And the award goes to…

The Productivity Commission’s (PC) draft report into Australia’s workplace relations framework does not look set to make major changes to the country’s idiosyncratic system of award wages, much to the chagrin of business.

The old saying goes that a good compromise is one that leaves all parties equally unhappy.

And by that yardstick the PC would appear to be on track – with unions preparing to protest planned cuts to Sunday penalty rates, and growing frustration among employer groups over minimal changes to the country’s complex wage awards system.

The commission’s highly-anticipated, 1000-page draft report into the workplace relations framework was released in August and received a lukewarm response all round. But this muted reception crystalised into more strident criticism from employer groups, who had hoped to see the review tackle Australia’s system of 122 awards.

The Business Council of Australia, which initially welcomed the draft, has been outspoken in calling for greater change. In late August BCA chief executive Jennifer Westacott issued a call to action in a strongly-worded speech at Sydney University1. Westacott said the PC had put awards in the too-hard basket and urged a re-think before the final report, due in November.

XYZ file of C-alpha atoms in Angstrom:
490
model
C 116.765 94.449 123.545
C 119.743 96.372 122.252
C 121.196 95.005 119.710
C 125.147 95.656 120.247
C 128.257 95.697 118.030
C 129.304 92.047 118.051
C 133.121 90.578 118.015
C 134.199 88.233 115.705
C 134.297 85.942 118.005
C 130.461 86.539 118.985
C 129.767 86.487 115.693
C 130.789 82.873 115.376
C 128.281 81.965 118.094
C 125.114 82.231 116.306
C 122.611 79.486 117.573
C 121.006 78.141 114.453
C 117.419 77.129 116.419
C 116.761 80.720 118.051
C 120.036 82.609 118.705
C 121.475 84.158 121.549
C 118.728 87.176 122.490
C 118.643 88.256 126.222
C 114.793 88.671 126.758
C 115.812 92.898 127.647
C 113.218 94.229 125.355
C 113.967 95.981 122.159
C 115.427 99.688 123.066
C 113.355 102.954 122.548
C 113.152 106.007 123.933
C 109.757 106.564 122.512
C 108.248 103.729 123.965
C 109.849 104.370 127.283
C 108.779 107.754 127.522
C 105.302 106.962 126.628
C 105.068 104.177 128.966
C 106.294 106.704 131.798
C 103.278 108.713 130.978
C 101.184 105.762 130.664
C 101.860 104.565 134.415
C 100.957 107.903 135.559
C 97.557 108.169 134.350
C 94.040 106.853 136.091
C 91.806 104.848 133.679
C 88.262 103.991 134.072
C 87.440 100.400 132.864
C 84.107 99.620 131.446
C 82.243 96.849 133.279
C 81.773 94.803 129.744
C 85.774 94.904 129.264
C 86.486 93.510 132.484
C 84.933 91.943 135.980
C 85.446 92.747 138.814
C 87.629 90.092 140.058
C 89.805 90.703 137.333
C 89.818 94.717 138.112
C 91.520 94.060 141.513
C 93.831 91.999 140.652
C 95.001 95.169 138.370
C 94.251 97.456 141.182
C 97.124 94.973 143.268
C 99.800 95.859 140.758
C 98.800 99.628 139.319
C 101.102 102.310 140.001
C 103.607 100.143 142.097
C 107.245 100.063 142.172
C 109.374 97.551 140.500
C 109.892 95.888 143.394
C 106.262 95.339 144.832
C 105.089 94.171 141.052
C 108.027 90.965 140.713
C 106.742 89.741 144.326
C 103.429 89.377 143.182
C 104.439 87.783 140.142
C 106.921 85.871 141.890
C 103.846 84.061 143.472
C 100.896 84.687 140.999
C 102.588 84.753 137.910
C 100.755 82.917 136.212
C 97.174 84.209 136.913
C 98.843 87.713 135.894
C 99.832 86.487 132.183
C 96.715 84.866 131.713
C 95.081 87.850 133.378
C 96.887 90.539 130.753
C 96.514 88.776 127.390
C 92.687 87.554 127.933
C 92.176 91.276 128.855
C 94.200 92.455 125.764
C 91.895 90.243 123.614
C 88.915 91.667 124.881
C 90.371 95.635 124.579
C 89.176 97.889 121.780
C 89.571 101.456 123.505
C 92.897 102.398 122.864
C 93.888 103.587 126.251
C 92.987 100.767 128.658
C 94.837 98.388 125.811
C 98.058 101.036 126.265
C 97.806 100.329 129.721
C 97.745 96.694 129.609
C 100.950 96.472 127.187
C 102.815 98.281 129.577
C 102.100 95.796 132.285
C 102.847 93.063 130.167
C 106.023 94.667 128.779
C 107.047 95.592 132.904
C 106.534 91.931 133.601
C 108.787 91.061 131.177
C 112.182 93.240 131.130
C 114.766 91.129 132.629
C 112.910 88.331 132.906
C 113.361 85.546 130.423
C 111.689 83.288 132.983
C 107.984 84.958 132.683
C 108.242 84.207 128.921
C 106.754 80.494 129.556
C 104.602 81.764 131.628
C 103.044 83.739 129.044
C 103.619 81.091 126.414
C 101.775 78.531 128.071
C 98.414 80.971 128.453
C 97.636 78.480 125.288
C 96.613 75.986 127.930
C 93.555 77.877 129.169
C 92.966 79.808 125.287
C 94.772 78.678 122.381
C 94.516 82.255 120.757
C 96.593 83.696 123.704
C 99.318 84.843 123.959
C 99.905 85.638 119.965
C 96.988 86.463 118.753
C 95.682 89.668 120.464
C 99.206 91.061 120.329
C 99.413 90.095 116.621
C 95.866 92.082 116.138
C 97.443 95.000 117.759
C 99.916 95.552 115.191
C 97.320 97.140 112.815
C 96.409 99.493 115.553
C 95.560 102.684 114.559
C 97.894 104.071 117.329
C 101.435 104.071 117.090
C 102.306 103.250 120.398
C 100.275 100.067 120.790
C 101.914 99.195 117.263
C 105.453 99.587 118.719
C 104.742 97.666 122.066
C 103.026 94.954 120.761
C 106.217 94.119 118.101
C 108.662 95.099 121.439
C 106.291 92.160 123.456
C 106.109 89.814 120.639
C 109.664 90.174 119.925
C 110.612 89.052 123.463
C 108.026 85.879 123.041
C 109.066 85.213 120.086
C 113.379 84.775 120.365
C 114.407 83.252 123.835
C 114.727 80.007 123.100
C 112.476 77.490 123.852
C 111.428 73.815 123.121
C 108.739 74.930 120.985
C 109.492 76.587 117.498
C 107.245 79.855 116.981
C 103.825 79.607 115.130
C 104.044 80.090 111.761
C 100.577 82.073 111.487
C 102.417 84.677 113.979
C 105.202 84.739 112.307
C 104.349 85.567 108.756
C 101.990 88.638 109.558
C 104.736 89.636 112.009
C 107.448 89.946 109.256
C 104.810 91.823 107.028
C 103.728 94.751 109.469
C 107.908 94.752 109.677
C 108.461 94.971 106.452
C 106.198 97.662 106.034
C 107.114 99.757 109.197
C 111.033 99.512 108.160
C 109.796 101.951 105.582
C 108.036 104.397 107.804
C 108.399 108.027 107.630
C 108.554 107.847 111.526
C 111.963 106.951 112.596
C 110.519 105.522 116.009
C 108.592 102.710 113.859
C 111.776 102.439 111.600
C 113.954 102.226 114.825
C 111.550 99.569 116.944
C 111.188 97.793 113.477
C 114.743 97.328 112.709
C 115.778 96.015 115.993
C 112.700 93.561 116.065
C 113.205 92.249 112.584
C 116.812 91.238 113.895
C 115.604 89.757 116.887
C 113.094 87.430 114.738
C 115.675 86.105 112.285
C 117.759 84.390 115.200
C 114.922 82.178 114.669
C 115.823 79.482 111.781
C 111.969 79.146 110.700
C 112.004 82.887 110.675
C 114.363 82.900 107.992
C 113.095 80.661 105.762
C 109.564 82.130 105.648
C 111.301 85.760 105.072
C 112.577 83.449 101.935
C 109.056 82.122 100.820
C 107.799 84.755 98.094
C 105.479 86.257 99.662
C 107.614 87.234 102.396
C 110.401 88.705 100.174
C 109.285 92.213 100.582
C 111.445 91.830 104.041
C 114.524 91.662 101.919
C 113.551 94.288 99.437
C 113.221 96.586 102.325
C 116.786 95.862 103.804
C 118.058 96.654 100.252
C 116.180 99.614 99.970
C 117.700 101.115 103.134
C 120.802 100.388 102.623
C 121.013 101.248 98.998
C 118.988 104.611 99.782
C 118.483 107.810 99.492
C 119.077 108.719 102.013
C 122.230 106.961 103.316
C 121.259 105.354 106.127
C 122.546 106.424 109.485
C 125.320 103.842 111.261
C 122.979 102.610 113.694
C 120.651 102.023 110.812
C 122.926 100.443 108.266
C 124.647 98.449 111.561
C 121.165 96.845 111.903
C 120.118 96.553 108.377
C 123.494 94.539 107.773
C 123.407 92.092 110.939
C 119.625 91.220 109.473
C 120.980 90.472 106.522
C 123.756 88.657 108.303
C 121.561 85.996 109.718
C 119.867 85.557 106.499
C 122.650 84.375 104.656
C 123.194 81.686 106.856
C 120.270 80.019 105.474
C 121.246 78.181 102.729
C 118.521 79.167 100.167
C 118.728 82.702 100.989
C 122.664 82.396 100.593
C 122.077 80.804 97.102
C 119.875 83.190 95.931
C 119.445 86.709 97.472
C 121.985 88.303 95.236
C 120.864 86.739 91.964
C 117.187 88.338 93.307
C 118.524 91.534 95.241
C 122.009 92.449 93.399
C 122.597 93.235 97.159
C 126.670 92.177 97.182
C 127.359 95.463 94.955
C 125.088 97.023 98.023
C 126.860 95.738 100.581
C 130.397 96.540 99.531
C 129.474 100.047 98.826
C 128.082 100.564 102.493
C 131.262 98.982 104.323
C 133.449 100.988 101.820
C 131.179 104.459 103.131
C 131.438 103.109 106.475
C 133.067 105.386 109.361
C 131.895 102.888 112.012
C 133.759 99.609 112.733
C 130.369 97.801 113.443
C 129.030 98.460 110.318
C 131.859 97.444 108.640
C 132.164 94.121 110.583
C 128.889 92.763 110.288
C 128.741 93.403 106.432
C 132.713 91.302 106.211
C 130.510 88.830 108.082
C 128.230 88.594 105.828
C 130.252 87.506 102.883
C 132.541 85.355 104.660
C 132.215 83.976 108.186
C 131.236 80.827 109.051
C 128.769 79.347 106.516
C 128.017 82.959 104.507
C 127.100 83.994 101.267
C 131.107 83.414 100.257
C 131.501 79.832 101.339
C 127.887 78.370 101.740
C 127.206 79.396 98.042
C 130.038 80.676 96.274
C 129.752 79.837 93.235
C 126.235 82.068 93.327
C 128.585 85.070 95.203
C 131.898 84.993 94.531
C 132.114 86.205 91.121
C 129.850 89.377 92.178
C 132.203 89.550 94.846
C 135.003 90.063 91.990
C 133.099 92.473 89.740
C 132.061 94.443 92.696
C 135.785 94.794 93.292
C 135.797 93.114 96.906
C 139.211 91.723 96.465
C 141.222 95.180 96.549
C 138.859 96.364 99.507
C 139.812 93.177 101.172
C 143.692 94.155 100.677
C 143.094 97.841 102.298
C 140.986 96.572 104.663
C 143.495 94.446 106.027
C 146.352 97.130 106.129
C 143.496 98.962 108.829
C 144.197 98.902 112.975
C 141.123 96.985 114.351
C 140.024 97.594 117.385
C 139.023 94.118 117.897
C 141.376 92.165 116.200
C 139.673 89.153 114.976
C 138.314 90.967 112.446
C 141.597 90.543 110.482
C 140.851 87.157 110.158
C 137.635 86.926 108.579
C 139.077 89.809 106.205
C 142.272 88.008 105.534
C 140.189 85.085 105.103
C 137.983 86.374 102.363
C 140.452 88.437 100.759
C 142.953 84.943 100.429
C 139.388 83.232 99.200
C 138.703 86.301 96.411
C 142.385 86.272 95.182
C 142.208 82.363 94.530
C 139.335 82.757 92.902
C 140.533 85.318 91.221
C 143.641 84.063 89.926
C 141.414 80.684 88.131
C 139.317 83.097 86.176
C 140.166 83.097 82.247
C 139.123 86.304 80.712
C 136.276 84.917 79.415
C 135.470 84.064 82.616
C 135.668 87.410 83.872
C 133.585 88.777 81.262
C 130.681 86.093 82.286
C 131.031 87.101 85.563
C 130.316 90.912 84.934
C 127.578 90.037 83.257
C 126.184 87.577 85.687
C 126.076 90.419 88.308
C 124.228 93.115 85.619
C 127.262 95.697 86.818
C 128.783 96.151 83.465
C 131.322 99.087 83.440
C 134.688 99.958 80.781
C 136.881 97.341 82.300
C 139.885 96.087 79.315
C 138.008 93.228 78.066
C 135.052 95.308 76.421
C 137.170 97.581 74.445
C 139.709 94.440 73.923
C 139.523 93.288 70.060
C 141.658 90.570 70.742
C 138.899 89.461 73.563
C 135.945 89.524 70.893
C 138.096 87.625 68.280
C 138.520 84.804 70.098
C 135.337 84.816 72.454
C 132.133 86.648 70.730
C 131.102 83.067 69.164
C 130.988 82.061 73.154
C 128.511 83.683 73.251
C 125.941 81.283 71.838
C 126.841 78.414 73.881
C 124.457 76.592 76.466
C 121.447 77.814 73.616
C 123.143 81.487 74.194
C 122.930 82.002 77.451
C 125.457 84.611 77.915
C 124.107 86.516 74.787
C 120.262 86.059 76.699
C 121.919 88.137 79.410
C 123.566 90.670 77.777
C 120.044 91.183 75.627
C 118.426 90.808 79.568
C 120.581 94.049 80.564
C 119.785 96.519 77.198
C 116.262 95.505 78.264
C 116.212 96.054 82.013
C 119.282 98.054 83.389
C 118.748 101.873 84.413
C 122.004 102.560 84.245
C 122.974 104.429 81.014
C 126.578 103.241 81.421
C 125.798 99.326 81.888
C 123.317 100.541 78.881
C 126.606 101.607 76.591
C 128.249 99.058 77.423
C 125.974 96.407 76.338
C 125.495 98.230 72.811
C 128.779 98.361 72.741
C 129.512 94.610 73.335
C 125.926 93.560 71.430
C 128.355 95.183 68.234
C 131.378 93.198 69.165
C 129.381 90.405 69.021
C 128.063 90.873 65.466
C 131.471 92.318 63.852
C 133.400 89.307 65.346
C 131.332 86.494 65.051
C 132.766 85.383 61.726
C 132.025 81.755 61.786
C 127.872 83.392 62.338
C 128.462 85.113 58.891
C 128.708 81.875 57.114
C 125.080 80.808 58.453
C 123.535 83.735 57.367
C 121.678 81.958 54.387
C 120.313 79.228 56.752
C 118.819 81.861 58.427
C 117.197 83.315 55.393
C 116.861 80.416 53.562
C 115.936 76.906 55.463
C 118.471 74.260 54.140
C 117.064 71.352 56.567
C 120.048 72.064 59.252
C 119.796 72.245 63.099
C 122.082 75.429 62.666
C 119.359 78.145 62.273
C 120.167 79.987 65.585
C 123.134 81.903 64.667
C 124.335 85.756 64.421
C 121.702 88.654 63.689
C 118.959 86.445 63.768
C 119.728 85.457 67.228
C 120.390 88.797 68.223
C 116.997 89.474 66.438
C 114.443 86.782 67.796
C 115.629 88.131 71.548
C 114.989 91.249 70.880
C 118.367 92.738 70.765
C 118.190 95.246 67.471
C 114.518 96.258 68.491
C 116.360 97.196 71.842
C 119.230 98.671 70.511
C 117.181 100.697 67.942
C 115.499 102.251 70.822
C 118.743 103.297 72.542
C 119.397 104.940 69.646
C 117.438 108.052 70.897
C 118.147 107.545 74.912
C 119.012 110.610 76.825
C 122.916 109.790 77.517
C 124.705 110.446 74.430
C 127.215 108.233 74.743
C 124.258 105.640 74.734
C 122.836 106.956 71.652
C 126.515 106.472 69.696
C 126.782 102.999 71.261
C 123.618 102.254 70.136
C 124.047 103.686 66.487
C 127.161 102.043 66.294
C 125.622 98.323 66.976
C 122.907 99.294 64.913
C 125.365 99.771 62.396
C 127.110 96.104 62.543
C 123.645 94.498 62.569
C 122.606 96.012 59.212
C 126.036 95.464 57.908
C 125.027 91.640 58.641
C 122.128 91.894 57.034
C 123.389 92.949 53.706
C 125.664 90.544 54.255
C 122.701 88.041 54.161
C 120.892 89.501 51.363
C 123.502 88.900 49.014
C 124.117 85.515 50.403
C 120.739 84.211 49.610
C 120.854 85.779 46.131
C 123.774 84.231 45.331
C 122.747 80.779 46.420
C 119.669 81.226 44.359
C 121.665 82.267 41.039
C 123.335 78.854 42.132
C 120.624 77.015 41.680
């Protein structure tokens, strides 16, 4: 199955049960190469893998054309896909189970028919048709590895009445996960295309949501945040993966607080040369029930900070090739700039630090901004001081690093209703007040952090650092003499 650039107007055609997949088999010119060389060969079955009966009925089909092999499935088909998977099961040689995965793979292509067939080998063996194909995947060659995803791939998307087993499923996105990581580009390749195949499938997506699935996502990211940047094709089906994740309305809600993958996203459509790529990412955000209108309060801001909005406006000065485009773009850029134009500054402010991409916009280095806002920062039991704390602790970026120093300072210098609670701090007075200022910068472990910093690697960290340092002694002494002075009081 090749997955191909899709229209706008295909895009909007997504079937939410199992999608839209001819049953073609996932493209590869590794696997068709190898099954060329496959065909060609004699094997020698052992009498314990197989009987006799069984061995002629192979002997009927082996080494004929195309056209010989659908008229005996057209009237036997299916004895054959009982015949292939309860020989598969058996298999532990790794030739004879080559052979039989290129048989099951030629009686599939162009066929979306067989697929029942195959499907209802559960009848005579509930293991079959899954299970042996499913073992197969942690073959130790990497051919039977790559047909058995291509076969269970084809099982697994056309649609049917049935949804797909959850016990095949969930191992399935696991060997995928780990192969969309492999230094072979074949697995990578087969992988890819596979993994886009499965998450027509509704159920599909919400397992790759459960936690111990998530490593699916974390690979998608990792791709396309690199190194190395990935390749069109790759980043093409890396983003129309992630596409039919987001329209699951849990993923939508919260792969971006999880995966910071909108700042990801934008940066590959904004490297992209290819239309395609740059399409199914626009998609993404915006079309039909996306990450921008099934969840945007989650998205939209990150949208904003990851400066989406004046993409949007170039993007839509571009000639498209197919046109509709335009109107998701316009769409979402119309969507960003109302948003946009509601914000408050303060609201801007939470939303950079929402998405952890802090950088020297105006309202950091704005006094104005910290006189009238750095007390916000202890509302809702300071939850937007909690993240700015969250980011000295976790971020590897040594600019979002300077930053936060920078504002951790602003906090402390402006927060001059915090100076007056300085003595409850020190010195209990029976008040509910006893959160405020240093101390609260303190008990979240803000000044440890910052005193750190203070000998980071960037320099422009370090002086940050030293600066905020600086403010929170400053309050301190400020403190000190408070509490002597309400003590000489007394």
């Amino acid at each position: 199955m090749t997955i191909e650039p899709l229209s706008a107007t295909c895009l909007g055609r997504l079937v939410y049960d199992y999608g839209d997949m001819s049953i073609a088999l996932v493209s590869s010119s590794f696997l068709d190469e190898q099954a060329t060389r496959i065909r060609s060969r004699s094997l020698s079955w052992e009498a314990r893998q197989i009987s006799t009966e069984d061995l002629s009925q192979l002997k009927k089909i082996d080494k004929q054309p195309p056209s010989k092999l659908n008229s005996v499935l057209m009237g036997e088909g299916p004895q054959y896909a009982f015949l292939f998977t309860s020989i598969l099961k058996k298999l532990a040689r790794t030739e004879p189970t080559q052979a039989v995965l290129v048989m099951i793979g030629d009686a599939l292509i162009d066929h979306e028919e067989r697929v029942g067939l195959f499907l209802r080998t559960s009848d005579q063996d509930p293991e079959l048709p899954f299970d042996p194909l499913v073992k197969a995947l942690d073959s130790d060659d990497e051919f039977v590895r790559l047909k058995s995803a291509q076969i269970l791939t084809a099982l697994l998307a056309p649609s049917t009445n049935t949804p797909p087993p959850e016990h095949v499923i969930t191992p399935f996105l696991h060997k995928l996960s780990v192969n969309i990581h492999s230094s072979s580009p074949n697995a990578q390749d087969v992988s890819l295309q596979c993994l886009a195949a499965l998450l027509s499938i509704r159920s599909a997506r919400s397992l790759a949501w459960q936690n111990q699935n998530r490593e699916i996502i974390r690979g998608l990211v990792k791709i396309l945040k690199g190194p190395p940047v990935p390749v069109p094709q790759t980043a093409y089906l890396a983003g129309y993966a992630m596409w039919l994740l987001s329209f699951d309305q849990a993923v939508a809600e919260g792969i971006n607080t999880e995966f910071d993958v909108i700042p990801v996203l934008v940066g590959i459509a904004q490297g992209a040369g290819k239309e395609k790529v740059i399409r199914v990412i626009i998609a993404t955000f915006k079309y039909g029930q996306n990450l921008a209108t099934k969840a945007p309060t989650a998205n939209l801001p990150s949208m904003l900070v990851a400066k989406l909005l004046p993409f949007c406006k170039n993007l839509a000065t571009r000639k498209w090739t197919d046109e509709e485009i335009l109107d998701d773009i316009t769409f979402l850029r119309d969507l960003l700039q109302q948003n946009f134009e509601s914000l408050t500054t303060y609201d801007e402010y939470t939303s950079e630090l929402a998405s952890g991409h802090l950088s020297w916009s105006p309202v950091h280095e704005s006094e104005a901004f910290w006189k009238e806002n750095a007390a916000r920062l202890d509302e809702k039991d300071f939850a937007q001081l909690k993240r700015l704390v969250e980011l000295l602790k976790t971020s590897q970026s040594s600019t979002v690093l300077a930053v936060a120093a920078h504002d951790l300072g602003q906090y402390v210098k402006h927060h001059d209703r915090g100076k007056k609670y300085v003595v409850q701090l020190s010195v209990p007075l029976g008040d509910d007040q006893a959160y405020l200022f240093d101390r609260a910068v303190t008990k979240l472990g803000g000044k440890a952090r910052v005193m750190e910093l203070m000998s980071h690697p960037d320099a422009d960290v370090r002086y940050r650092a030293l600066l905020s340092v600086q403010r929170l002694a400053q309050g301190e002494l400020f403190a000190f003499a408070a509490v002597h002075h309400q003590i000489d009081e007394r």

“To tell companies … to work around an overly complex, conflict-driven system is simply not a modern, forward-looking proposition,” she said.

The BCA advocates narrowing and eventually doing away with awards – which set out pay rates across 122 different work areas – in favour of economy-wide rates for casual, overtime, penalty and shift work.

The commission’s draft report acknowledged Australia’s award system was idiosyncratic but said it was necessary to set benchmarks against which the relative fairness of enterprise bargains and individual contracts could be measured.

BCA’s Ms Westacott also criticised the enterprise bargaining system, which she said resulted in some agreements restricting a manager’s ability to mobilise their people.

In a nod to these concerns, the draft report states: “There are grounds for changes to the Fair Work Act to limit the capacity of (workplace) agreements to regulate the use of contractors and labour hire.” 2

But on the whole, the commission’s draft report concluded only minor, rather than major, changes were needed to a workplace relations framework which it concluded was functioning well.